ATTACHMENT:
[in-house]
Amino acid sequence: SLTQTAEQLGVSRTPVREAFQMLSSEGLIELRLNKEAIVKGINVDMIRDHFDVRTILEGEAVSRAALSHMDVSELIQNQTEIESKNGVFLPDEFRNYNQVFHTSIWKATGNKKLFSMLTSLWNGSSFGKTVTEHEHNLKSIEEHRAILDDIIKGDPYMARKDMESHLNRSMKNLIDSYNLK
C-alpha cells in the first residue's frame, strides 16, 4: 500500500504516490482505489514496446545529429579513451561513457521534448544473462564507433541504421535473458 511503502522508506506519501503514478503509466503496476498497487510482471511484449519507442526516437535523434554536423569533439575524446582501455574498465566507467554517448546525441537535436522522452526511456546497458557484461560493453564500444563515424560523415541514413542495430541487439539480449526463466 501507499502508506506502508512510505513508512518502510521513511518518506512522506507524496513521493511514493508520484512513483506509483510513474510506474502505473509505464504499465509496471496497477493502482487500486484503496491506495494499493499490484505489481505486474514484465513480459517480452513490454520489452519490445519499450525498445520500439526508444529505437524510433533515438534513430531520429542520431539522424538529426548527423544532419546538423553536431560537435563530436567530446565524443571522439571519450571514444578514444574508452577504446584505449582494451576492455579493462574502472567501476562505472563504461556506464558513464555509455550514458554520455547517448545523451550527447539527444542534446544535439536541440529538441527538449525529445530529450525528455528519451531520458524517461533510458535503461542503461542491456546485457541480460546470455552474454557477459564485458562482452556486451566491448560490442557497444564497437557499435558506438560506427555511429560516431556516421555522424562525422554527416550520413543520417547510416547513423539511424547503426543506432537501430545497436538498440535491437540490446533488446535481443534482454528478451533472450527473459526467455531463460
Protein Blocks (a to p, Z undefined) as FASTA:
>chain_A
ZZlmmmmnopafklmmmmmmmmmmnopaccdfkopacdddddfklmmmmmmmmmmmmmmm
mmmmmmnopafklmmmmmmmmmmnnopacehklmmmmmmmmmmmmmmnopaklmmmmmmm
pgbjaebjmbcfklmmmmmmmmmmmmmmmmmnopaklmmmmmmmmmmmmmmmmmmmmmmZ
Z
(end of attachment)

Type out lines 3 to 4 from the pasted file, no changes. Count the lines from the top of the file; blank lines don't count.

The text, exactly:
C-alpha cells in the first residue's frame, strides 16, 4: 500500500504516490482505489514496446545529429579513451561513457521534448544473462564507433541504421535473458 511503502522508506506519501503514478503509466503496476498497487510482471511484449519507442526516437535523434554536423569533439575524446582501455574498465566507467554517448546525441537535436522522452526511456546497458557484461560493453564500444563515424560523415541514413542495430541487439539480449526463466 501507499502508506506502508512510505513508512518502510521513511518518506512522506507524496513521493511514493508520484512513483506509483510513474510506474502505473509505464504499465509496471496497477493502482487500486484503496491506495494499493499490484505489481505486474514484465513480459517480452513490454520489452519490445519499450525498445520500439526508444529505437524510433533515438534513430531520429542520431539522424538529426548527423544532419546538423553536431560537435563530436567530446565524443571522439571519450571514444578514444574508452577504446584505449582494451576492455579493462574502472567501476562505472563504461556506464558513464555509455550514458554520455547517448545523451550527447539527444542534446544535439536541440529538441527538449525529445530529450525528455528519451531520458524517461533510458535503461542503461542491456546485457541480460546470455552474454557477459564485458562482452556486451566491448560490442557497444564497437557499435558506438560506427555511429560516431556516421555522424562525422554527416550520413543520417547510416547513423539511424547503426543506432537501430545497436538498440535491437540490446533488446535481443534482454528478451533472450527473459526467455531463460
Protein Blocks (a to p, Z undefined) as FASTA: